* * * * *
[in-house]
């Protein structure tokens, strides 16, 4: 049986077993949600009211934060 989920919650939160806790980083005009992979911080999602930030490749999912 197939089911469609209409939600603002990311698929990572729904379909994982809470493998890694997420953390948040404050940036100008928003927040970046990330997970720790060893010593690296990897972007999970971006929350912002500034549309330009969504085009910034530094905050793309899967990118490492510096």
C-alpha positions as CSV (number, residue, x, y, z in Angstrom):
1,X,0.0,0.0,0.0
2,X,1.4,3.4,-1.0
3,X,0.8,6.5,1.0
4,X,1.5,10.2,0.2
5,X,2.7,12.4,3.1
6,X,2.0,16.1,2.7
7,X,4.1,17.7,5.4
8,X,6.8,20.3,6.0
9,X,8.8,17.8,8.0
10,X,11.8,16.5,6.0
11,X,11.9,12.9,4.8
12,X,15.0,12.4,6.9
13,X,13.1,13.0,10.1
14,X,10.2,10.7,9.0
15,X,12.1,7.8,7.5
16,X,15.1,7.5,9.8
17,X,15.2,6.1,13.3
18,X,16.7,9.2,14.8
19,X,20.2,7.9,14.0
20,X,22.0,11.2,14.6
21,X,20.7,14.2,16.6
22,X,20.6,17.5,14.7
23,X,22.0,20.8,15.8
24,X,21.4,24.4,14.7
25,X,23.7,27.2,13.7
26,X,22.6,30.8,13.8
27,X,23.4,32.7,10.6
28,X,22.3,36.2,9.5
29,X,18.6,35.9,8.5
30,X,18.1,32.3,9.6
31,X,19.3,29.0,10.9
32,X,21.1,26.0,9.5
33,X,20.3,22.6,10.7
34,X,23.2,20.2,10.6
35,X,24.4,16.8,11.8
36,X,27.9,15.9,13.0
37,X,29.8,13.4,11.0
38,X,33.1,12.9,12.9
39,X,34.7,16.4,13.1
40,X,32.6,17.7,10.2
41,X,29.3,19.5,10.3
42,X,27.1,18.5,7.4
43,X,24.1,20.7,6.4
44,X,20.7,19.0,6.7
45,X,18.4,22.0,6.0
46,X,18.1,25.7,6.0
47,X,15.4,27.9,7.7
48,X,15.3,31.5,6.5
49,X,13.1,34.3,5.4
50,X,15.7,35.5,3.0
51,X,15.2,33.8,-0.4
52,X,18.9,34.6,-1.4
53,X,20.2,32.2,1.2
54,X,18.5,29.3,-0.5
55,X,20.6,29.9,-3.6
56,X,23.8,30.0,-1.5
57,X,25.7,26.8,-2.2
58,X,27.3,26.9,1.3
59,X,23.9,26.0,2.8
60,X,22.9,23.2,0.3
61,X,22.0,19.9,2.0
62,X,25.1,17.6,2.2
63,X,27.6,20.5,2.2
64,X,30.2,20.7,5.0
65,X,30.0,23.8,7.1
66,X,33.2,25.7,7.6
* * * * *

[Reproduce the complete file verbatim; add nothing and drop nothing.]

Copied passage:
[in-house]
């Protein structure tokens, strides 16, 4: 049986077993949600009211934060 989920919650939160806790980083005009992979911080999602930030490749999912 197939089911469609209409939600603002990311698929990572729904379909994982809470493998890694997420953390948040404050940036100008928003927040970046990330997970720790060893010593690296990897972007999970971006929350912002500034549309330009969504085009910034530094905050793309899967990118490492510096």
C-alpha positions as CSV (number, residue, x, y, z in Angstrom):
1,X,0.0,0.0,0.0
2,X,1.4,3.4,-1.0
3,X,0.8,6.5,1.0
4,X,1.5,10.2,0.2
5,X,2.7,12.4,3.1
6,X,2.0,16.1,2.7
7,X,4.1,17.7,5.4
8,X,6.8,20.3,6.0
9,X,8.8,17.8,8.0
10,X,11.8,16.5,6.0
11,X,11.9,12.9,4.8
12,X,15.0,12.4,6.9
13,X,13.1,13.0,10.1
14,X,10.2,10.7,9.0
15,X,12.1,7.8,7.5
16,X,15.1,7.5,9.8
17,X,15.2,6.1,13.3
18,X,16.7,9.2,14.8
19,X,20.2,7.9,14.0
20,X,22.0,11.2,14.6
21,X,20.7,14.2,16.6
22,X,20.6,17.5,14.7
23,X,22.0,20.8,15.8
24,X,21.4,24.4,14.7
25,X,23.7,27.2,13.7
26,X,22.6,30.8,13.8
27,X,23.4,32.7,10.6
28,X,22.3,36.2,9.5
29,X,18.6,35.9,8.5
30,X,18.1,32.3,9.6
31,X,19.3,29.0,10.9
32,X,21.1,26.0,9.5
33,X,20.3,22.6,10.7
34,X,23.2,20.2,10.6
35,X,24.4,16.8,11.8
36,X,27.9,15.9,13.0
37,X,29.8,13.4,11.0
38,X,33.1,12.9,12.9
39,X,34.7,16.4,13.1
40,X,32.6,17.7,10.2
41,X,29.3,19.5,10.3
42,X,27.1,18.5,7.4
43,X,24.1,20.7,6.4
44,X,20.7,19.0,6.7
45,X,18.4,22.0,6.0
46,X,18.1,25.7,6.0
47,X,15.4,27.9,7.7
48,X,15.3,31.5,6.5
49,X,13.1,34.3,5.4
50,X,15.7,35.5,3.0
51,X,15.2,33.8,-0.4
52,X,18.9,34.6,-1.4
53,X,20.2,32.2,1.2
54,X,18.5,29.3,-0.5
55,X,20.6,29.9,-3.6
56,X,23.8,30.0,-1.5
57,X,25.7,26.8,-2.2
58,X,27.3,26.9,1.3
59,X,23.9,26.0,2.8
60,X,22.9,23.2,0.3
61,X,22.0,19.9,2.0
62,X,25.1,17.6,2.2
63,X,27.6,20.5,2.2
64,X,30.2,20.7,5.0
65,X,30.0,23.8,7.1
66,X,33.2,25.7,7.6